Molly Picon (1898-1992) was an American actress and author. She began her stage career as a child in the Yiddish Theatre, and continued to adulthood. In the 1920s she began acting in silent films, boosting her to fame. She later appeared on various radio and television shows. Picon first made her English language stage debut in 1940 and starred in a number of musicals. She died of Alzheimer's disease in 1992.
Emery I. Gondor (1890-1977) was a caricaturist, illustrator, child psychologist and photographer. Born in Budapest, Hungary, he attended the Royal Hungarian University and received his diploma from the National Academy of Art. He became interested in child psycholgy after noting the affect of World War I on his art students. He also illustrated children's books and newspapers during this time. Gondor immigrated to the United States in 1935 and became a citizen in 1941. During World War II, he worked for the War Department and was Chief of the Technical Operation Unit in the Overseas Service for France and Germany for two years.After the war, Gondor was named head of the art and play therapy groups at the Retarded Children's Clinic and the Psychiatric Child Guidance Clinic at New York Medical College. In addition, he wrote and illustrated several books, created puzzles for dozens of comic books, and taught art to juvenile delinquents at Youth House. In 1959, Gondor received his diploma in Clinical Psychology from New York State University. He became director of the art program at the Institute for Mental Retardation at New York Medical College in 1968. Emery Gondor died in 1977.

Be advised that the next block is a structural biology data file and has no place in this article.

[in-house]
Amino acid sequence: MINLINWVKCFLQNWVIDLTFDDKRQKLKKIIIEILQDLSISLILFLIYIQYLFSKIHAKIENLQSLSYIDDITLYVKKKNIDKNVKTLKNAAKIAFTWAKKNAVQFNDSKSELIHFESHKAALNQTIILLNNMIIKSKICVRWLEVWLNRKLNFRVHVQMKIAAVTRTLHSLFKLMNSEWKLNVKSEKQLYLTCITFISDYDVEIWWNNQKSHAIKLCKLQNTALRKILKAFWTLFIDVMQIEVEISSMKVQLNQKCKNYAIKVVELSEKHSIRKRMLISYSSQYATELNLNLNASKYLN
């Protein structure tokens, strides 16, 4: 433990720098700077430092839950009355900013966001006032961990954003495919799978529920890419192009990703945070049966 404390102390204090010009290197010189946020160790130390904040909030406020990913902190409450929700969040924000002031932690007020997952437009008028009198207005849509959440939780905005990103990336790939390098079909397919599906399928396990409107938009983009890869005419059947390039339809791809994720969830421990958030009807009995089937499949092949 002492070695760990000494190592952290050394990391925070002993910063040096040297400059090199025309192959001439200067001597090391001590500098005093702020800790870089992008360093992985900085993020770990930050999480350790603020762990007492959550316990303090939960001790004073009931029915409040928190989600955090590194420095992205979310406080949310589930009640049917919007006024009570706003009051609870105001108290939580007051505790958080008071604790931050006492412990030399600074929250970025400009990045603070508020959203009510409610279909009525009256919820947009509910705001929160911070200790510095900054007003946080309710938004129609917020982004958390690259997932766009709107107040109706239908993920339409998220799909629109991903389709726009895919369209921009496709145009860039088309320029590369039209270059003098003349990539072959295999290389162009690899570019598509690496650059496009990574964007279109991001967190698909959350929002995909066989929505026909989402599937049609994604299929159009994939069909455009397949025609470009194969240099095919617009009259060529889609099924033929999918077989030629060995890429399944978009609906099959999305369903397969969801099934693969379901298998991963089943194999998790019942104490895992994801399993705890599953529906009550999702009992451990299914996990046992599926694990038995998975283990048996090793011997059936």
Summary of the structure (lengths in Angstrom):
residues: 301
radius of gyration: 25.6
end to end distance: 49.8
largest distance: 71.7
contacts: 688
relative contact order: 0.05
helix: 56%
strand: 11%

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Gondor, Emery I.: Molly Picon, Wien (Vienna), Leo Baeck Institute, 2002.138.